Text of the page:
On 19th of August at 12:15 Jelena Beljantseva will defend her doctoral thesis „Small fine-tuners of the bacterial stringent response – a glimpse into the working principles of Small Alarmone Synthetases"
Supervisors: senoir researcher Vasili Hauryliuk, professor Tanel Tenson (University of Tartu, Institute of Technology)
Opponent: professor Kaspars Tārs, University of Latvia (Universitas Latviensis), Latvia
Bacteria, being the most abundant organisms in the world, live and survive in the most extreme and unreachable places of our planet. They are able to withstand such conditions as extreme cold or heat, excessive salinity, lack of oxygen etc. Moreover, for pathogenic bacteria, immune system of the host organism is also a challenge to put up with.
In order to combat hostile and continuosly changing conditions bacteria have evolved regulatory mechanisms to sense the environmental cues and change their physiology in response. One of the most global such mechanism is the stringent response. This process is mediated by the alarmone molecule named (p)ppGpp which is synthesized in bacterial cell in response to nutrient, heat and other stresses. Accumulation of this molecule leads to reprogramming of bacterial physiology such that growth and division are repressed and survival mechanisms are upregulated. This leads to increased viability of bacterium in adverse conditions. Stringent response is also implicated in virulence, antibacterial resistance and biofilm formation, therefore making this process an important study subject from the clinical point of view.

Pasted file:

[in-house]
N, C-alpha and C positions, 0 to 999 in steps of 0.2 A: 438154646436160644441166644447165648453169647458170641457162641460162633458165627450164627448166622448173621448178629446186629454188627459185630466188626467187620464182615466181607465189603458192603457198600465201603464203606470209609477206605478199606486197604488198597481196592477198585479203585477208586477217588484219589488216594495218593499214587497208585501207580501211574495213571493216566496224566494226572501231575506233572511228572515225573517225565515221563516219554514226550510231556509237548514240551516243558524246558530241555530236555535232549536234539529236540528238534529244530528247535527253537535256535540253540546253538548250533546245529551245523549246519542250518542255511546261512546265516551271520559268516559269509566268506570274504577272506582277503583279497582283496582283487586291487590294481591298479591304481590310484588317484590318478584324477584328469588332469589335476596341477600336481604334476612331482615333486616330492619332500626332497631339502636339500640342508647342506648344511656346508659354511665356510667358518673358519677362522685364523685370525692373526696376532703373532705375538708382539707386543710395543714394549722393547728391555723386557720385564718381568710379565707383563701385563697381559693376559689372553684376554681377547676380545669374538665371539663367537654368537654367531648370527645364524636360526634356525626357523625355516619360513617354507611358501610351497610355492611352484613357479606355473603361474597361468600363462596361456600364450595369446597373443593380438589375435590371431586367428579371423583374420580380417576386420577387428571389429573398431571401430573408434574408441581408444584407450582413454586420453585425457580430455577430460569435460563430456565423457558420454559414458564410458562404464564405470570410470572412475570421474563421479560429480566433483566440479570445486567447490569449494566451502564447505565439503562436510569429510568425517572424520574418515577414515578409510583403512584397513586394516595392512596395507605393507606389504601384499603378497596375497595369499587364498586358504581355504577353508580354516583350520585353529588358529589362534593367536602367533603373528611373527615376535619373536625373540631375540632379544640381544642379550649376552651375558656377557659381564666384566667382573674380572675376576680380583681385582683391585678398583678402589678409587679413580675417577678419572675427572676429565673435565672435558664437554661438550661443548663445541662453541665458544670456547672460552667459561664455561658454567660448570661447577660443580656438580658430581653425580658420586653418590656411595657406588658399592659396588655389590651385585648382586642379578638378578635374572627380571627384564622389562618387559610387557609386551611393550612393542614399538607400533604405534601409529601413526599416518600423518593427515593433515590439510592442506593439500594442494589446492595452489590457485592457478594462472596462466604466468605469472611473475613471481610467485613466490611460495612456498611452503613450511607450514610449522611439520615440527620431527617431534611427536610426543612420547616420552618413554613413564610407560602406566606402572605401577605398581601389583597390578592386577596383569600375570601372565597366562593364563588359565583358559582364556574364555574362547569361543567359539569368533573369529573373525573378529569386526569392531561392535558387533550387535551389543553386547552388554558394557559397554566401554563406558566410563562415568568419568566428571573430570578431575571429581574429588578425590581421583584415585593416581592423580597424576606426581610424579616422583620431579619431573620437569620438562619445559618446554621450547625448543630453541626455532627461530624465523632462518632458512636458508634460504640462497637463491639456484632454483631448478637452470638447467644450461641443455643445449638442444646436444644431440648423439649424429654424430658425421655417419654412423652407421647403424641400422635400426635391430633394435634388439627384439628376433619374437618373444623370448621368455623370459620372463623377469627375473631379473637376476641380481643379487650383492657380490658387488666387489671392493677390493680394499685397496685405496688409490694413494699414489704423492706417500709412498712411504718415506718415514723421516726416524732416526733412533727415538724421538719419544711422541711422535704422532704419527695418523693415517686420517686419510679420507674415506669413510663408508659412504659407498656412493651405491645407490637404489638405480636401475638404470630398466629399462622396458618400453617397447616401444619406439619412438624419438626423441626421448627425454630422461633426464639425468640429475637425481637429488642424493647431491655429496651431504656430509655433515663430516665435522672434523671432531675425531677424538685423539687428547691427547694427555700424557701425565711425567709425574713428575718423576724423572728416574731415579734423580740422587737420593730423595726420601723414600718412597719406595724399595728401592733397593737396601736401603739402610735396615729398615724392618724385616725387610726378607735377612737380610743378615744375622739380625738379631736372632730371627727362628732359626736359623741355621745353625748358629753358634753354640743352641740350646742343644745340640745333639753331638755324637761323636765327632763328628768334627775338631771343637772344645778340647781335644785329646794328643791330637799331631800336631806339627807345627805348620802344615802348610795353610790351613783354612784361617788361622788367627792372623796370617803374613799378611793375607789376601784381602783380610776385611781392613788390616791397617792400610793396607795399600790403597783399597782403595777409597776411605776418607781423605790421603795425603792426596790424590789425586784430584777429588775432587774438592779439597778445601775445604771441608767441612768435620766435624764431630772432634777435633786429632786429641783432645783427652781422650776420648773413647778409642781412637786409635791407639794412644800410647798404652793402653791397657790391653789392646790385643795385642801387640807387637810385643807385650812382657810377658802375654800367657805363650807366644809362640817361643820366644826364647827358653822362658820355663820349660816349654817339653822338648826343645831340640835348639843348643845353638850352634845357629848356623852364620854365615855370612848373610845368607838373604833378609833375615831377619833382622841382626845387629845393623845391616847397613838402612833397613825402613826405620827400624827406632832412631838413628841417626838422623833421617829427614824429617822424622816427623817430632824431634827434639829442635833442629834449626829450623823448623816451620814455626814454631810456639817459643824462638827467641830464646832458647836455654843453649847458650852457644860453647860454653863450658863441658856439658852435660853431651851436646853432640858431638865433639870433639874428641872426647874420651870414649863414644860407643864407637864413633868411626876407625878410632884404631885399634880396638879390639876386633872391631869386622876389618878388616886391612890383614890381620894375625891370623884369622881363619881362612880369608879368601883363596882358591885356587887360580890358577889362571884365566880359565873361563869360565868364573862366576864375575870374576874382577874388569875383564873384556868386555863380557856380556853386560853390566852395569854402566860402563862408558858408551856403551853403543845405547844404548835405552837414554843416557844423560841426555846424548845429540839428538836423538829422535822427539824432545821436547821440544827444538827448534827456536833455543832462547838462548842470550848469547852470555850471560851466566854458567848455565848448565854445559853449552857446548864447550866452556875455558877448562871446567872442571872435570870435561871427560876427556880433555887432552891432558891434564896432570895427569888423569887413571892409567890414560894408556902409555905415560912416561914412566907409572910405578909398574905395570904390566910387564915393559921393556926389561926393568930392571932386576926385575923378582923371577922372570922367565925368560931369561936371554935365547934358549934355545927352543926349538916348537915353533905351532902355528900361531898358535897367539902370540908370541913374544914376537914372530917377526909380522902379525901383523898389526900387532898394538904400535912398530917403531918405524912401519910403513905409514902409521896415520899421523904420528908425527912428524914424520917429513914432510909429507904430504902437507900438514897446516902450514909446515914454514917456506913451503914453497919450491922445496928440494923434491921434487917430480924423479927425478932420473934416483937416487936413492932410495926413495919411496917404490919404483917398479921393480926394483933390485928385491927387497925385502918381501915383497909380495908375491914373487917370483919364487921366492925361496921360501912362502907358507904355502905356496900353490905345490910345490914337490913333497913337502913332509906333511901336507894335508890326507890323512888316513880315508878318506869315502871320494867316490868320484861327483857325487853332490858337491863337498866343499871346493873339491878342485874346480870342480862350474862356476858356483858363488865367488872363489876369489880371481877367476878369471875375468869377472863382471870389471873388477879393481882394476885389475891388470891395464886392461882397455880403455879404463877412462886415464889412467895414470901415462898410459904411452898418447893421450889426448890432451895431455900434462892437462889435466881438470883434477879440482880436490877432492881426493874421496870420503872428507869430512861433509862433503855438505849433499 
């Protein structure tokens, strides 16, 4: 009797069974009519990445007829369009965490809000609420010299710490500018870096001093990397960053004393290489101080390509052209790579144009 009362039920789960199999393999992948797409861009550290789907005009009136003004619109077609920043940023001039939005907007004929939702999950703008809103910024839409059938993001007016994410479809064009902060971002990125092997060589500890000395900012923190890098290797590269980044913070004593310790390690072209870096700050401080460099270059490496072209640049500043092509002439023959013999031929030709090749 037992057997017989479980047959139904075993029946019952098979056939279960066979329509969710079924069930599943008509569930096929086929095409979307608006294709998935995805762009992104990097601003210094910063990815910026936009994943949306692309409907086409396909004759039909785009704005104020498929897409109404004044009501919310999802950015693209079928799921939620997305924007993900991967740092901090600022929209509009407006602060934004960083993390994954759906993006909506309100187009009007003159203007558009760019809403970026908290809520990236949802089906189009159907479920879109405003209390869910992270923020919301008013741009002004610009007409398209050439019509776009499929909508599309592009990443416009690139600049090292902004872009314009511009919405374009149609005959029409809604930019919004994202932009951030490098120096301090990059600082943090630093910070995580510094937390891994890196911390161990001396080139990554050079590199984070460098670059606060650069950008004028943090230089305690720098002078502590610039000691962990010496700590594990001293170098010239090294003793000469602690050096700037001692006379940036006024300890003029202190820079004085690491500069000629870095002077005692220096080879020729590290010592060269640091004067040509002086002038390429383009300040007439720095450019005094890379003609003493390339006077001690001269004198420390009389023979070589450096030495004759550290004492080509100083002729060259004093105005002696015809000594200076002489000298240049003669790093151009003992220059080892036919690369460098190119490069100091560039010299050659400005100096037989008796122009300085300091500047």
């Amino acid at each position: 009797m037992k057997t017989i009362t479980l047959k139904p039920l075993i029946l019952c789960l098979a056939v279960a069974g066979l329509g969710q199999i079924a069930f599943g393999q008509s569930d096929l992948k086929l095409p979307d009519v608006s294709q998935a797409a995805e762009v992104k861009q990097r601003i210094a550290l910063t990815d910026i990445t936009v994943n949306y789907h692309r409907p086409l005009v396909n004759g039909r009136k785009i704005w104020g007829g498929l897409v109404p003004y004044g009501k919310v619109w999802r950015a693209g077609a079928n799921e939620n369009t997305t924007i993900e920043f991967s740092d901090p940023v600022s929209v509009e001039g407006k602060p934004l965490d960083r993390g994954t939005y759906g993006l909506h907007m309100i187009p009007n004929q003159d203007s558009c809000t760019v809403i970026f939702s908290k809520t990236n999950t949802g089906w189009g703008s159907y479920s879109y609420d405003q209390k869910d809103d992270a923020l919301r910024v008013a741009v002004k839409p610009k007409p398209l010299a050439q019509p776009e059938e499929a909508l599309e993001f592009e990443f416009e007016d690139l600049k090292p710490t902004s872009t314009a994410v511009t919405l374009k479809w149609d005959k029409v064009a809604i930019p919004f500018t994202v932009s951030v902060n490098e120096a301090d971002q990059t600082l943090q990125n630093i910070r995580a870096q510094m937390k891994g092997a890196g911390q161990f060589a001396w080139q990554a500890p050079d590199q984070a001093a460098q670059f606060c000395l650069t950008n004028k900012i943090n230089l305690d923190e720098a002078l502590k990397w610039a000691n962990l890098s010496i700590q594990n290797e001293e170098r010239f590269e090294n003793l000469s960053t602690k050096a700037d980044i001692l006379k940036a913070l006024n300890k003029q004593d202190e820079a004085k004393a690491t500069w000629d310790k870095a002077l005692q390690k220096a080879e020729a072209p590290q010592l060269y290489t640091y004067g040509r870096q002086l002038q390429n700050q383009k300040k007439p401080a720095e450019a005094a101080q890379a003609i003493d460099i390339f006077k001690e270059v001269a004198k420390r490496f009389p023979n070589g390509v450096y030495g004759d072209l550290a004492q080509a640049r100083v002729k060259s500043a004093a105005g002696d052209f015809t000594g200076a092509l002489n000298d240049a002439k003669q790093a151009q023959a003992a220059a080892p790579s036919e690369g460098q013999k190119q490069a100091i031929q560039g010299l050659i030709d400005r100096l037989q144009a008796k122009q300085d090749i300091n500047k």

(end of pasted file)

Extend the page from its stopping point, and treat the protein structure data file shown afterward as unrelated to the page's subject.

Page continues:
(p)ppGpp levels are regulated by the representatives of RelA-SpoT Homolog (RSH) family of proteins. These enzymes are highly conserved among bacteria due to their evolutionary importance and the universal nature of the stringent response in bacteria. In this thesis, I contribute to knowledge on RSH enzymes by taking a glimpse into working mechanisms of Small Alarmone Synthetases (SAS) – so far not so well studied RSH representatives. Specifically, I have investigated the enzymatic characteristics of two SAS: Enterococcus faecalis RelQ and Staphylococcus aureus RelP. The distinctive features of the working principles found for these proteins underlay their role in fine-tuning the stringent response.